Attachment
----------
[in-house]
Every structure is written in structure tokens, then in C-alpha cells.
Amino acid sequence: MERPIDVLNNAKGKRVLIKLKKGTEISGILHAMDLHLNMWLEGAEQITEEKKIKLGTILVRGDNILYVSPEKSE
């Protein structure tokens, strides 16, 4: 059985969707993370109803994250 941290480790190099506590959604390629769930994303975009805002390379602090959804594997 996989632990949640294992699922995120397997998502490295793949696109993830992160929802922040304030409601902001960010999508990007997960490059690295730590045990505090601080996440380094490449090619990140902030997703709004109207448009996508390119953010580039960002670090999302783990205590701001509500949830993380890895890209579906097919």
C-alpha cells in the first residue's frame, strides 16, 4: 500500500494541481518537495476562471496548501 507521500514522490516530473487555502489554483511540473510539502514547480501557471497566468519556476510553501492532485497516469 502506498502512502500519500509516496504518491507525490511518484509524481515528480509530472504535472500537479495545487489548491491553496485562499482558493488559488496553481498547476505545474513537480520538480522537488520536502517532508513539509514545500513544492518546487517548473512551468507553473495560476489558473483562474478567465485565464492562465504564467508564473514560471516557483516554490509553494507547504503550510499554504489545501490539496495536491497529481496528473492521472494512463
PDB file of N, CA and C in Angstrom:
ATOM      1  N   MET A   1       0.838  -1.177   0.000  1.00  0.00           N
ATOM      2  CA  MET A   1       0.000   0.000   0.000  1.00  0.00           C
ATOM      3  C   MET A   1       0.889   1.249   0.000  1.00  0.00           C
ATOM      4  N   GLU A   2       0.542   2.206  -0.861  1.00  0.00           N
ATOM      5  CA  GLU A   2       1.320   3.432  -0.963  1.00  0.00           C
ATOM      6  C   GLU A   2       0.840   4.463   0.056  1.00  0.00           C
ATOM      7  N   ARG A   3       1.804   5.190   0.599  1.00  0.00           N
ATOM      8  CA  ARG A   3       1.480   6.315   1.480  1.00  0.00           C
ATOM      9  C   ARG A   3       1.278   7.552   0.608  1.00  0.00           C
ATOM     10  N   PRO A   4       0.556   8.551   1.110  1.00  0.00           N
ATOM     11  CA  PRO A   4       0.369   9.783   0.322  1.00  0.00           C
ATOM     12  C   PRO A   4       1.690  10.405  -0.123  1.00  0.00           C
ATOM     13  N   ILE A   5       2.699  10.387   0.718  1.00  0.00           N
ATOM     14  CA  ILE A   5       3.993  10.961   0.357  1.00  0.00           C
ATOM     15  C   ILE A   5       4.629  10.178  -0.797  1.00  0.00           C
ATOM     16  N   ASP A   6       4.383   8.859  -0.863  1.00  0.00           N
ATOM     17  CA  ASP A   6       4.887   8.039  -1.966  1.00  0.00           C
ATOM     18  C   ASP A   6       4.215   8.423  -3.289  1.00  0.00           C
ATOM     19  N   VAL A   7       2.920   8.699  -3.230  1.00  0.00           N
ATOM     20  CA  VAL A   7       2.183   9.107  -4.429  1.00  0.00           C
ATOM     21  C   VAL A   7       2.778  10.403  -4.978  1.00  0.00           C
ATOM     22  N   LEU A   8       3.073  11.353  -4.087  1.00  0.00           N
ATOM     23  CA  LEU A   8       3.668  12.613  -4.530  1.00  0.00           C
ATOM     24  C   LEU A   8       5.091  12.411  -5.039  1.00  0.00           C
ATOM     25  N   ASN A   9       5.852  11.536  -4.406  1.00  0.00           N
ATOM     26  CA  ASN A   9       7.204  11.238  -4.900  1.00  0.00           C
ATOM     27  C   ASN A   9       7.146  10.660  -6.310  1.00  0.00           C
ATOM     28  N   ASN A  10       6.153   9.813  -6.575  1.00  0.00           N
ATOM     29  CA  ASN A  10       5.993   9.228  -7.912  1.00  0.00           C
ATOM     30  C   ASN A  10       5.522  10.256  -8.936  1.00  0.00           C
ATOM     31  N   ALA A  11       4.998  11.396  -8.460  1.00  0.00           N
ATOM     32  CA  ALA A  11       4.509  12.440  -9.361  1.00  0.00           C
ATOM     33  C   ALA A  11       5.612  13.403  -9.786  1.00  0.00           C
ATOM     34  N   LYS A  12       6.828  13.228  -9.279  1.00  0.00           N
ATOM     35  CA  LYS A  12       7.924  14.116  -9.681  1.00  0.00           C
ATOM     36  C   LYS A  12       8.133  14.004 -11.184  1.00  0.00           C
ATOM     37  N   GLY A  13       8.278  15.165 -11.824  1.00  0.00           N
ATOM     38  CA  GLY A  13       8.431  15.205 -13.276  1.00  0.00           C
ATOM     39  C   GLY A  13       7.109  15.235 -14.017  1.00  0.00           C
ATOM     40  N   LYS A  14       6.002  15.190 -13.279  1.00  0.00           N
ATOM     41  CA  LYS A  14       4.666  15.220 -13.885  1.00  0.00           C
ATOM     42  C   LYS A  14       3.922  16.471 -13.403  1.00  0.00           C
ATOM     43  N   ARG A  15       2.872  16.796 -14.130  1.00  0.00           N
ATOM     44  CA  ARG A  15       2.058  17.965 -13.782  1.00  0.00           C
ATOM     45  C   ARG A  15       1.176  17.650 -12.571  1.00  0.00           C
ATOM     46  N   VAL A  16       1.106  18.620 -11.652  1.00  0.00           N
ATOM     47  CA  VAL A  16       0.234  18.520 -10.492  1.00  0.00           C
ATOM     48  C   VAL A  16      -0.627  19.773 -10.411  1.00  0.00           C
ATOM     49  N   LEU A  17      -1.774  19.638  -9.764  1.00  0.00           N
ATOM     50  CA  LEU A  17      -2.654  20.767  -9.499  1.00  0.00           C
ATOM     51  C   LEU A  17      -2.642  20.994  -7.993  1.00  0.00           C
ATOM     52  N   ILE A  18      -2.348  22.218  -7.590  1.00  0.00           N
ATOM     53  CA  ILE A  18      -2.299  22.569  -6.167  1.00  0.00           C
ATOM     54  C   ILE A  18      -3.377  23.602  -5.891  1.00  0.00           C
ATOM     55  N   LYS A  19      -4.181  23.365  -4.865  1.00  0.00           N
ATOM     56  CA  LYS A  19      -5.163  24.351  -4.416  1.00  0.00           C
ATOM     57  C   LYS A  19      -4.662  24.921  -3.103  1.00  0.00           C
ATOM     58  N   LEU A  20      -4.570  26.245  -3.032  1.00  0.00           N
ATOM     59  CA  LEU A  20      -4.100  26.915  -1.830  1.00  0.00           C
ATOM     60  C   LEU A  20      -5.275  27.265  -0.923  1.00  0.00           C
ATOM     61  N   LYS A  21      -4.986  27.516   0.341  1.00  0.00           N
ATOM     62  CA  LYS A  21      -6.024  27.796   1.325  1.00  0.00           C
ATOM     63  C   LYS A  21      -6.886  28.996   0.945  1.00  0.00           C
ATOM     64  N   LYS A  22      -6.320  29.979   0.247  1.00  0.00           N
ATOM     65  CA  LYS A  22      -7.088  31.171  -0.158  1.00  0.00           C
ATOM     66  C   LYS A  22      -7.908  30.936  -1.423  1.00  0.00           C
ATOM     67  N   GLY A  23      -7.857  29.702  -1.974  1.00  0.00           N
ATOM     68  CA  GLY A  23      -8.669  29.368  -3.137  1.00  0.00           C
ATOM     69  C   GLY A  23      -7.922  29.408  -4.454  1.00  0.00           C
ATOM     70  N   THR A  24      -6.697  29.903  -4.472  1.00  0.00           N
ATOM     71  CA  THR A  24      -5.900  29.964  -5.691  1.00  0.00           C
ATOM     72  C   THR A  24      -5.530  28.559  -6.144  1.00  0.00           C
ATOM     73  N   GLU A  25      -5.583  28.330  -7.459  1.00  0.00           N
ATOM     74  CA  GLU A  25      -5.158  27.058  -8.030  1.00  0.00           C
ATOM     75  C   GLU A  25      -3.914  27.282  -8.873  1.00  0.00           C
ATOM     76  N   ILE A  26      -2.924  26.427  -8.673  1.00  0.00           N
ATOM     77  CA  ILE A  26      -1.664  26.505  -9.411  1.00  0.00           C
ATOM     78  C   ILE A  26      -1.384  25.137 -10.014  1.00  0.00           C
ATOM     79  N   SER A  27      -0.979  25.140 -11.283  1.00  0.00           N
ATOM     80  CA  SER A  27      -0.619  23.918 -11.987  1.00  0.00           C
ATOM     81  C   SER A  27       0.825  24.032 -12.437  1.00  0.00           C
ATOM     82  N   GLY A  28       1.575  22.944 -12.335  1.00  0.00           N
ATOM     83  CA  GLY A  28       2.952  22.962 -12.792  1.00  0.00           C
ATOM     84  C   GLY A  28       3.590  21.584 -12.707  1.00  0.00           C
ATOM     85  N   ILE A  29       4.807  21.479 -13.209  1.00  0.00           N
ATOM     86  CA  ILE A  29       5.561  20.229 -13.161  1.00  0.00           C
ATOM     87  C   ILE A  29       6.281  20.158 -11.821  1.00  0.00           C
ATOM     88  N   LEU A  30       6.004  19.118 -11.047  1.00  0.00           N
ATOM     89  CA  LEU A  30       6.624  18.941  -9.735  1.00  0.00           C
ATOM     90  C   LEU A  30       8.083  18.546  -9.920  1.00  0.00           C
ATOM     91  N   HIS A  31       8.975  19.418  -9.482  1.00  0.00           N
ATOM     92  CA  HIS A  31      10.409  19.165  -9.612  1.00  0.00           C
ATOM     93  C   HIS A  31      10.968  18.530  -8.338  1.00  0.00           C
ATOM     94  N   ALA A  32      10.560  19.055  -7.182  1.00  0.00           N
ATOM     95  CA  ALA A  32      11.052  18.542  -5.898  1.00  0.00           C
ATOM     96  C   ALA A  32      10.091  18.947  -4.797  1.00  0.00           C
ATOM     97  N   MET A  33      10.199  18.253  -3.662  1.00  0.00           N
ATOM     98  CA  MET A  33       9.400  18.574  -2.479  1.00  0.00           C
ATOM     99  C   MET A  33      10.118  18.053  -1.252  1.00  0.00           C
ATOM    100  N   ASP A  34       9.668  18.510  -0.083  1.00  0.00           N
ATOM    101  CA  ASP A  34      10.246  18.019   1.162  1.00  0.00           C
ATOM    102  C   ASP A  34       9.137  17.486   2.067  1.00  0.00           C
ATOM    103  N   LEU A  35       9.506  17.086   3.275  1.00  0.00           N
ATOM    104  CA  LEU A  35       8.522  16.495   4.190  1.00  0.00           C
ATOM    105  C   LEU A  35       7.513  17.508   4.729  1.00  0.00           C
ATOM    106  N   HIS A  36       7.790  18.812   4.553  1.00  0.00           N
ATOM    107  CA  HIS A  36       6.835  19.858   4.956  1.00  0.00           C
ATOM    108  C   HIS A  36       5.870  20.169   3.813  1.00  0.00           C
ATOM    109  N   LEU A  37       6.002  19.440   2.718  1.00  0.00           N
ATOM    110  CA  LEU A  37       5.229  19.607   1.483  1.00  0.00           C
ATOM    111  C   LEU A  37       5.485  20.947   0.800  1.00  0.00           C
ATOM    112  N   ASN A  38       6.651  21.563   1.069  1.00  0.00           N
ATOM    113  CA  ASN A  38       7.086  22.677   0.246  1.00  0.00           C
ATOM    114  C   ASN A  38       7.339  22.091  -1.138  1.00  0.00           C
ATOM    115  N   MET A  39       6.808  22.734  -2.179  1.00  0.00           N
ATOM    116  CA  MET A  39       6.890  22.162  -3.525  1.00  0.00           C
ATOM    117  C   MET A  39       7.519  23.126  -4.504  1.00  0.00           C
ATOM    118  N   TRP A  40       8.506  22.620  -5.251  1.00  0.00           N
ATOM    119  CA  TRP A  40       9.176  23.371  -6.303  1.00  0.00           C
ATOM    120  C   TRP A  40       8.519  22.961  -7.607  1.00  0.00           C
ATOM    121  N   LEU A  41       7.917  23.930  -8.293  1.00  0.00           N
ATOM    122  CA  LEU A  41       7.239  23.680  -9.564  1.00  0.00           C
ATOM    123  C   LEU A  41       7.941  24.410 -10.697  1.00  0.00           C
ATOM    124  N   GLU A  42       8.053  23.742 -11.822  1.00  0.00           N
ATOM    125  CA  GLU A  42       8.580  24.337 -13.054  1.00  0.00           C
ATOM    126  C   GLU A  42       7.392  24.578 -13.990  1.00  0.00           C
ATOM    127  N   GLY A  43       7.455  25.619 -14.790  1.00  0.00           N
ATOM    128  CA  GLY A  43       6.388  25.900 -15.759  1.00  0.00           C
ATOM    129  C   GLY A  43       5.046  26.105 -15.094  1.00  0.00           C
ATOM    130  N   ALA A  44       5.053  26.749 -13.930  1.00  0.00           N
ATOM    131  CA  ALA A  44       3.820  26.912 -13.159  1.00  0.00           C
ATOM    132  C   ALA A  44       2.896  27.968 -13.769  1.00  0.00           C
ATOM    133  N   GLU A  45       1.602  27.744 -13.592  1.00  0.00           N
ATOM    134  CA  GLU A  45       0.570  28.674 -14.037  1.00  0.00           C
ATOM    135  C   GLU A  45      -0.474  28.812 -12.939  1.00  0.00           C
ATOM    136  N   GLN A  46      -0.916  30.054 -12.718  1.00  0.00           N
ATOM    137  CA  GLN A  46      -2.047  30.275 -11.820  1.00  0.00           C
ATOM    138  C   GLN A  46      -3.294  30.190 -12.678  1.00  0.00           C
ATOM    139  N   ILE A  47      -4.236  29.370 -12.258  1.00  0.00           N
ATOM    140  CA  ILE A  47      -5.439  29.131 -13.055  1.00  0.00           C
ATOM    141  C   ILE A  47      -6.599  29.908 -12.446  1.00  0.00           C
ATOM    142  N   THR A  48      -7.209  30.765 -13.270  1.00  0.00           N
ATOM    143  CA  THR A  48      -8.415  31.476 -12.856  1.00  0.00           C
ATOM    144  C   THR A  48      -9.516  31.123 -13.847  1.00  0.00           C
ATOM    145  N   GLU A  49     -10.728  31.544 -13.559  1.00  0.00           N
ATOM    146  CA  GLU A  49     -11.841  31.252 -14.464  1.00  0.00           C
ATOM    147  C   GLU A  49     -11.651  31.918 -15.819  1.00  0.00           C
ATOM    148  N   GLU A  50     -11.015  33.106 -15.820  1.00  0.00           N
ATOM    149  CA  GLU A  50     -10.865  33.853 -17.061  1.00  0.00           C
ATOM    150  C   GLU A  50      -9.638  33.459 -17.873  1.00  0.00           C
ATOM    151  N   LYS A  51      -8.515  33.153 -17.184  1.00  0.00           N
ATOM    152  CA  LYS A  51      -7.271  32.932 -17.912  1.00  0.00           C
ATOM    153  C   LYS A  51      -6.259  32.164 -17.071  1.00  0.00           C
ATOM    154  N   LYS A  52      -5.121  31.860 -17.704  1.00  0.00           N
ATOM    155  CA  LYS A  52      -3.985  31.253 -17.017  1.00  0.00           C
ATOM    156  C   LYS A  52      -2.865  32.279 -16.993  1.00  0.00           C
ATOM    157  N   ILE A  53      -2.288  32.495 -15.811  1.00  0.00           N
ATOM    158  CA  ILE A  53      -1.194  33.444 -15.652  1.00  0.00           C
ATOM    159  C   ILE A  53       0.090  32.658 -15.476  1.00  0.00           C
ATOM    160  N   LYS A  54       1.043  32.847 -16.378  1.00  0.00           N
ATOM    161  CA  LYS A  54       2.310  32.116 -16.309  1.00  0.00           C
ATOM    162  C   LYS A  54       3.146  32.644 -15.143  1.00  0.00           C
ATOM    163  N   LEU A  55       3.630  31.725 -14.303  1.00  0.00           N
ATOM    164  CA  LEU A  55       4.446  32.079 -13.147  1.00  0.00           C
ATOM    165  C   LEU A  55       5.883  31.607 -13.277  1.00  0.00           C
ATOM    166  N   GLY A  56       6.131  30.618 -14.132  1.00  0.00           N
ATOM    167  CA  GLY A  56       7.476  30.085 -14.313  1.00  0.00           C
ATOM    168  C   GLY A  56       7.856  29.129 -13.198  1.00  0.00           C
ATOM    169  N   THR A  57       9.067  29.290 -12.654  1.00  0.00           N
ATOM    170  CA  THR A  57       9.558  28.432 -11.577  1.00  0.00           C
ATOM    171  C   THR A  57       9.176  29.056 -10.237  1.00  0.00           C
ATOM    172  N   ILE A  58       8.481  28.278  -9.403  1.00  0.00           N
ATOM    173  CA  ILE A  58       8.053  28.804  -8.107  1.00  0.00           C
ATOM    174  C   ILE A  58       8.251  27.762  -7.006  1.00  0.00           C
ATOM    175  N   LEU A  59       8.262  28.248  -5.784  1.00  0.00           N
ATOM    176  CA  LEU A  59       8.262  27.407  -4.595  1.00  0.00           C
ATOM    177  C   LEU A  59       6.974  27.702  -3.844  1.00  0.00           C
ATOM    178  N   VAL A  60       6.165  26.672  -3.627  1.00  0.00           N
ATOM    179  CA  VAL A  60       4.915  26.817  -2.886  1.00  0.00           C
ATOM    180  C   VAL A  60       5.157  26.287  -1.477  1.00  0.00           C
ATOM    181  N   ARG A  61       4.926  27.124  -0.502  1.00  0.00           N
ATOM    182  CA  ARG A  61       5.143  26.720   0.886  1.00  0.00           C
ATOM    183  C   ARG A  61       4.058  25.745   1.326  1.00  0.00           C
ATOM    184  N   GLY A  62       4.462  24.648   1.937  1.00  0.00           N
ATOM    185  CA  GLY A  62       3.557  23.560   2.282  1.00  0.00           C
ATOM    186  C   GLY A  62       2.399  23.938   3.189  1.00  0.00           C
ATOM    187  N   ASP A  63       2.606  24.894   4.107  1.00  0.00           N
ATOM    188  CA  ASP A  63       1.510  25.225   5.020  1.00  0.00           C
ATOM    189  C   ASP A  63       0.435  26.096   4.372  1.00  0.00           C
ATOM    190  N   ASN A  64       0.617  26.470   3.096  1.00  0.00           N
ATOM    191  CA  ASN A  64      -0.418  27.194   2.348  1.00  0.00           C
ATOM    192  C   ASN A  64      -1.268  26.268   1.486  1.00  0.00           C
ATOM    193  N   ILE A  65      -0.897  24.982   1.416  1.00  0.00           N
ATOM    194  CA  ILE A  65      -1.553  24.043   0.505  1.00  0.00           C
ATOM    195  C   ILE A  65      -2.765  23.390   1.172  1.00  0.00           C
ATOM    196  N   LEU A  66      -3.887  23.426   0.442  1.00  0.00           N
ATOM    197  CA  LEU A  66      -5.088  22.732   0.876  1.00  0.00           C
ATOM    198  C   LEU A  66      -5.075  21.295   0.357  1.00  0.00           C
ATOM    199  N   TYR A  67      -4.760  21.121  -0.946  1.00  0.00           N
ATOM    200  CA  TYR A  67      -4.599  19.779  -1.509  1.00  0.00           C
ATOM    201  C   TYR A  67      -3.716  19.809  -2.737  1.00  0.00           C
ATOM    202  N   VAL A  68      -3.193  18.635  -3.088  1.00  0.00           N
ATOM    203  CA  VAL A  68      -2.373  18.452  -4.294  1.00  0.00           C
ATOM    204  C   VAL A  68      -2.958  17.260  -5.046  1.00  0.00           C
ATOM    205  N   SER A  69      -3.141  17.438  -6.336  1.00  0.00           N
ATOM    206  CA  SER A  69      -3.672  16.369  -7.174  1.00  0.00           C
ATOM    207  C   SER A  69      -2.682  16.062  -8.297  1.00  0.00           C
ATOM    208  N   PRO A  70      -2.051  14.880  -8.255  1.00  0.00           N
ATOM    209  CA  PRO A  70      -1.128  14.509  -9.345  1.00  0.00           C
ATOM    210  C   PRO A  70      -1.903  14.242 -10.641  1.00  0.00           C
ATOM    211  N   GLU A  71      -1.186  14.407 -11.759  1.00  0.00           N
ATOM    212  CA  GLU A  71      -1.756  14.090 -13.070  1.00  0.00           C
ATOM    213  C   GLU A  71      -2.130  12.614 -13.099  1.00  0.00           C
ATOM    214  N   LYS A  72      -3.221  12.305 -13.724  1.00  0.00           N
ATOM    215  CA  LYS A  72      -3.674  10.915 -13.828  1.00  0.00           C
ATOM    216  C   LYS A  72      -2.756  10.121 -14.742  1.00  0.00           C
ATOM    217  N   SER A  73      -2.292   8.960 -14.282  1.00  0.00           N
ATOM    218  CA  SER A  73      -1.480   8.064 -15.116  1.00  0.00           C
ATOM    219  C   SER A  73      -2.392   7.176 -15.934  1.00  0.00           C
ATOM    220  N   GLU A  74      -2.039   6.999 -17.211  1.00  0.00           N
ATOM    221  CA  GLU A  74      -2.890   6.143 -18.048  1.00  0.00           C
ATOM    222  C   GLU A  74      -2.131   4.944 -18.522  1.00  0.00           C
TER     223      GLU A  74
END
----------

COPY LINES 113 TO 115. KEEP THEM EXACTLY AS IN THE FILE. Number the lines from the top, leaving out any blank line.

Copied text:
ATOM    107  CA  HIS A  36       6.835  19.858   4.956  1.00  0.00           C
ATOM    108  C   HIS A  36       5.870  20.169   3.813  1.00  0.00           C
ATOM    109  N   LEU A  37       6.002  19.440   2.718  1.00  0.00           N